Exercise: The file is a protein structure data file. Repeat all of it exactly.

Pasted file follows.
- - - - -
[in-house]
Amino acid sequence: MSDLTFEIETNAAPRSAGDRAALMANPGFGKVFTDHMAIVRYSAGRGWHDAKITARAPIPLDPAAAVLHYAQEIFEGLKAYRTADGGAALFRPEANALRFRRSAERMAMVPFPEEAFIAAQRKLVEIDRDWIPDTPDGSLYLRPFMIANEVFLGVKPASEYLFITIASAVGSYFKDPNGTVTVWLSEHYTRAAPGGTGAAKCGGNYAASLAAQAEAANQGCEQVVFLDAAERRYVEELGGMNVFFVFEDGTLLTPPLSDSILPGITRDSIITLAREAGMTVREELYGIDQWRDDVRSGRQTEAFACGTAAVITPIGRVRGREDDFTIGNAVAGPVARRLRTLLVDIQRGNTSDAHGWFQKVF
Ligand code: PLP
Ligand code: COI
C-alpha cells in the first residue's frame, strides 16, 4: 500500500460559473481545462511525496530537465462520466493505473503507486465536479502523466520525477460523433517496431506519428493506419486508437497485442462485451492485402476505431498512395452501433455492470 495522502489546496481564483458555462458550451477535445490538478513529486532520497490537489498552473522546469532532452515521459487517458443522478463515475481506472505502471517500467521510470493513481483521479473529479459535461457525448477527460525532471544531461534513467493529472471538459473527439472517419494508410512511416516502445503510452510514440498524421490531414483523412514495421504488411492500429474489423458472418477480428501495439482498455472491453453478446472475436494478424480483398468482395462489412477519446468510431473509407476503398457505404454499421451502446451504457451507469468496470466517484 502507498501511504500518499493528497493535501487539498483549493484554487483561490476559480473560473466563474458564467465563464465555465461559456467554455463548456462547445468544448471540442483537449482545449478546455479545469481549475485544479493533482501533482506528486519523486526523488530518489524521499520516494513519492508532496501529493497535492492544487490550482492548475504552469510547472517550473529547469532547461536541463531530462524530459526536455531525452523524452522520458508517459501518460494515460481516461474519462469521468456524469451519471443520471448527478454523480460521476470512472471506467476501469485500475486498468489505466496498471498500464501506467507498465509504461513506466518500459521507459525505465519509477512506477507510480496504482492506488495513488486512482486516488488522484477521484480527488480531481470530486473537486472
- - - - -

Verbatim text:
[in-house]
Amino acid sequence: MSDLTFEIETNAAPRSAGDRAALMANPGFGKVFTDHMAIVRYSAGRGWHDAKITARAPIPLDPAAAVLHYAQEIFEGLKAYRTADGGAALFRPEANALRFRRSAERMAMVPFPEEAFIAAQRKLVEIDRDWIPDTPDGSLYLRPFMIANEVFLGVKPASEYLFITIASAVGSYFKDPNGTVTVWLSEHYTRAAPGGTGAAKCGGNYAASLAAQAEAANQGCEQVVFLDAAERRYVEELGGMNVFFVFEDGTLLTPPLSDSILPGITRDSIITLAREAGMTVREELYGIDQWRDDVRSGRQTEAFACGTAAVITPIGRVRGREDDFTIGNAVAGPVARRLRTLLVDIQRGNTSDAHGWFQKVF
Ligand code: PLP
Ligand code: COI
C-alpha cells in the first residue's frame, strides 16, 4: 500500500460559473481545462511525496530537465462520466493505473503507486465536479502523466520525477460523433517496431506519428493506419486508437497485442462485451492485402476505431498512395452501433455492470 495522502489546496481564483458555462458550451477535445490538478513529486532520497490537489498552473522546469532532452515521459487517458443522478463515475481506472505502471517500467521510470493513481483521479473529479459535461457525448477527460525532471544531461534513467493529472471538459473527439472517419494508410512511416516502445503510452510514440498524421490531414483523412514495421504488411492500429474489423458472418477480428501495439482498455472491453453478446472475436494478424480483398468482395462489412477519446468510431473509407476503398457505404454499421451502446451504457451507469468496470466517484 502507498501511504500518499493528497493535501487539498483549493484554487483561490476559480473560473466563474458564467465563464465555465461559456467554455463548456462547445468544448471540442483537449482545449478546455479545469481549475485544479493533482501533482506528486519523486526523488530518489524521499520516494513519492508532496501529493497535492492544487490550482492548475504552469510547472517550473529547469532547461536541463531530462524530459526536455531525452523524452522520458508517459501518460494515460481516461474519462469521468456524469451519471443520471448527478454523480460521476470512472471506467476501469485500475486498468489505466496498471498500464501506467507498465509504461513506466518500459521507459525505465519509477512506477507510480496504482492506488495513488486512482486516488488522484477521484480527488480531481470530486473537486472